Potential Organ Donation + HIV Infection = HOPE


Craig Klugman

Publish date

Tag(s): Legacy post
Topic(s): Health Regulation & Law HIV/AIDS Organ Transplant & Donation

by Craig Klugman, Ph.D.

Last week, the U.S. House of Representatives passed the HOPE Act (HR 698), a companion bill to one passed by the U.S. Senate (S 330) back in June. The HIV Organ Policy Equity Act would permit the harvesting of organs from people infected with HIV to be transplanted to other individuals with HIV. Previously no organ could be taken from a person infected with HIV.

The Act calls for regular reviews of research on HIV-infected organs to maintain quality standards. This bill also updates language such as that which calls for testing of organs for the “etiologic agent for acquired immune deficiency syndrome” (AIDS) to say “human immunodeficiency virus (HIV)” since we presumably now know what causes AIDS.

This Act will open a new source of organ donors and a new hope for HIV positive patients in need of an organ. Potential donors infected with HIV now have an opportunity to offer a gift of life. For HIV positive patients in need of an organ, there is now a new chance of continued life.

One of the challenges this bill evokes is a change in equity in the national distribution of organs. Since HIV infected organs are only available to HIV infected patients, those patients in a sense, have a protected source. Thus, the chances that they receive an organ are higher than for someone who is not infected. This is an overall increase in the number of organs donated, but makes them available only to a select group of patients.

An article in the June issue of the American Journal of Transplantation estimates approximately 494 potential donors with HIV each year, enough to provide an organ to nearly every HIV positive patient on the transplant list annually. That also means there would be nearly 500 fewer people competing for the organs available to everyone in the larger pool. Basically, in addition to blood type and protein factors, HIV status would be another factor in matching. If one accepts organ donation as a good, then this move makes sense.

There are some potential risks to this change. First, it is possible that an HIV infected organ could accidentally be implanted into an HIV negative patient. Testing, labeling, and tracking should minimize this potential harm. The second is potential HIV infection to health care workers who harvest, transport, and transplant the organs. However, this risk is no greater than any general surgery and decades of experience with universal precautions should minimize this risk as well. Third, there are different strains of HIV, different drugs and the virus mutates quickly. By introducing a different strain, there could be an exacerbation of the patient’s illness or a greater chance for the virus to develop resistance to an antiretroviral therapy.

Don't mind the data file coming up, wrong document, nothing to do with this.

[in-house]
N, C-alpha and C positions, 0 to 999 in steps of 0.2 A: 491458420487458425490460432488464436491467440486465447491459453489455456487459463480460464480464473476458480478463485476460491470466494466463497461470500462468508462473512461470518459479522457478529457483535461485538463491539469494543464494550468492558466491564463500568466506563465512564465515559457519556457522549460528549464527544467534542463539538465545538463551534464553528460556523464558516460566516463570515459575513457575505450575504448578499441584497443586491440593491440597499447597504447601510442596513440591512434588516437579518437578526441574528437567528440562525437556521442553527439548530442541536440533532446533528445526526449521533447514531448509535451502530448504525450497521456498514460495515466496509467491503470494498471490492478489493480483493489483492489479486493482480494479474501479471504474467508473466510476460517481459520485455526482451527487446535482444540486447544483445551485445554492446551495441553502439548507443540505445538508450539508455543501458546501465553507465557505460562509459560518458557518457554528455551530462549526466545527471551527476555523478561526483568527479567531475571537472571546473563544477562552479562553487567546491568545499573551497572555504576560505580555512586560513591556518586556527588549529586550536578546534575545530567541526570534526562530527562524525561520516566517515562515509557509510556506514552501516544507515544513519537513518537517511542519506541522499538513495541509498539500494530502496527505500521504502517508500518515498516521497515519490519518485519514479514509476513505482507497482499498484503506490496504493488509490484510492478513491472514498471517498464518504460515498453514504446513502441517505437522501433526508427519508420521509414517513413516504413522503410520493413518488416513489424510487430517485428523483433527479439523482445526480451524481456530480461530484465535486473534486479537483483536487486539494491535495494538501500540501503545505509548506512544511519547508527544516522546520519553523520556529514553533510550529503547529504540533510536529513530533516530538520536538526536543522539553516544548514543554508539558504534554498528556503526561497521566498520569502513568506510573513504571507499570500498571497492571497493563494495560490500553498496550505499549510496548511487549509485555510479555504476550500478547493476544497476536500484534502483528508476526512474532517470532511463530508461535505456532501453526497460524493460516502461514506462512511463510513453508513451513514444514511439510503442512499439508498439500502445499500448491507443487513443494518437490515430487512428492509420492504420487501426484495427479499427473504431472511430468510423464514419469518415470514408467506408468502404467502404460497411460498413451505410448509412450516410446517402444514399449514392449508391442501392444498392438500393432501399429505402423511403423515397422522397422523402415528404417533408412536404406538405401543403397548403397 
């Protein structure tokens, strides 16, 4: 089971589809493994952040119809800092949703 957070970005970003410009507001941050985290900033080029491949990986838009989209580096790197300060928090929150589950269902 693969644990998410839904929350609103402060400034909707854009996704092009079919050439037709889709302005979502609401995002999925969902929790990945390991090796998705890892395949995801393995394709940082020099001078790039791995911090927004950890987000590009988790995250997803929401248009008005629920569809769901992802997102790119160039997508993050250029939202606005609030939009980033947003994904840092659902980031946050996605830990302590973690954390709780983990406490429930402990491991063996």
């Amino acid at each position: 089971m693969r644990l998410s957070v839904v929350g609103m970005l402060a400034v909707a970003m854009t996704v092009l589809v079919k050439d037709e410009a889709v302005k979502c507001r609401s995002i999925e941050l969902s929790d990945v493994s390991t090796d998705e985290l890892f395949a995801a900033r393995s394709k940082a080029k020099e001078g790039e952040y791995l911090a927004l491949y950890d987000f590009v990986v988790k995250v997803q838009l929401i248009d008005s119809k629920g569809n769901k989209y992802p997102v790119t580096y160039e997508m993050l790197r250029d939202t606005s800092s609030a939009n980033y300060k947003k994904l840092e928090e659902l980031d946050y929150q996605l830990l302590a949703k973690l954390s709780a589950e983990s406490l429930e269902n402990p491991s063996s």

From a justice standpoint, this bill appears to be a win-win: Increase the number of organs available, save more lives. It may also potentially provide a model for future rethinking about transplant. Why not open donation to other categories of previously banned donors? For example, a patient with active cancer might be permitted to donate to other patients with cancer. Or death row inmates could donate to other inmates. Formerly forbidden sources of organs may be tapped as long as the risks they pose to potential recipients can be outweighed by the benefits. By placing those organs in people with similar risk (prisoners) or disease profiles (cancer patients), this balance may be more equitable.

One must be reminded though, that transplant policy does not always follow ethical analysis and logical consideration. After all, the FDA still prohibits men-who-have-sex-with-men (MSM) from donating blood, tissue, or organs during their entire lifetime even though IV drug users, sex workers and other groups have much shorter bans (see this American Journal of Bioethics issue on this topic). Given that at least some of the new potential HIV-infected donors may also be MSMs, what is not clear is how the two policies will coordinate. Perhaps the rule will be that organs taken from a cadaver are after “a lifetime” and thus not under the ban. The original ban on MSM donation came about out of fear of HIV transmission. But if organs can be transplanted, then could not blood from a person with HIV be given to a patient infected with HIV? In the sense of treating likes-alike, these policies should also be reconsidered.

The HIV Organ Policy Equity Act is currently awaiting President Obama’s signature. This move creates new precedence in organ transplant and donation policy that may require rethinking our current programs.

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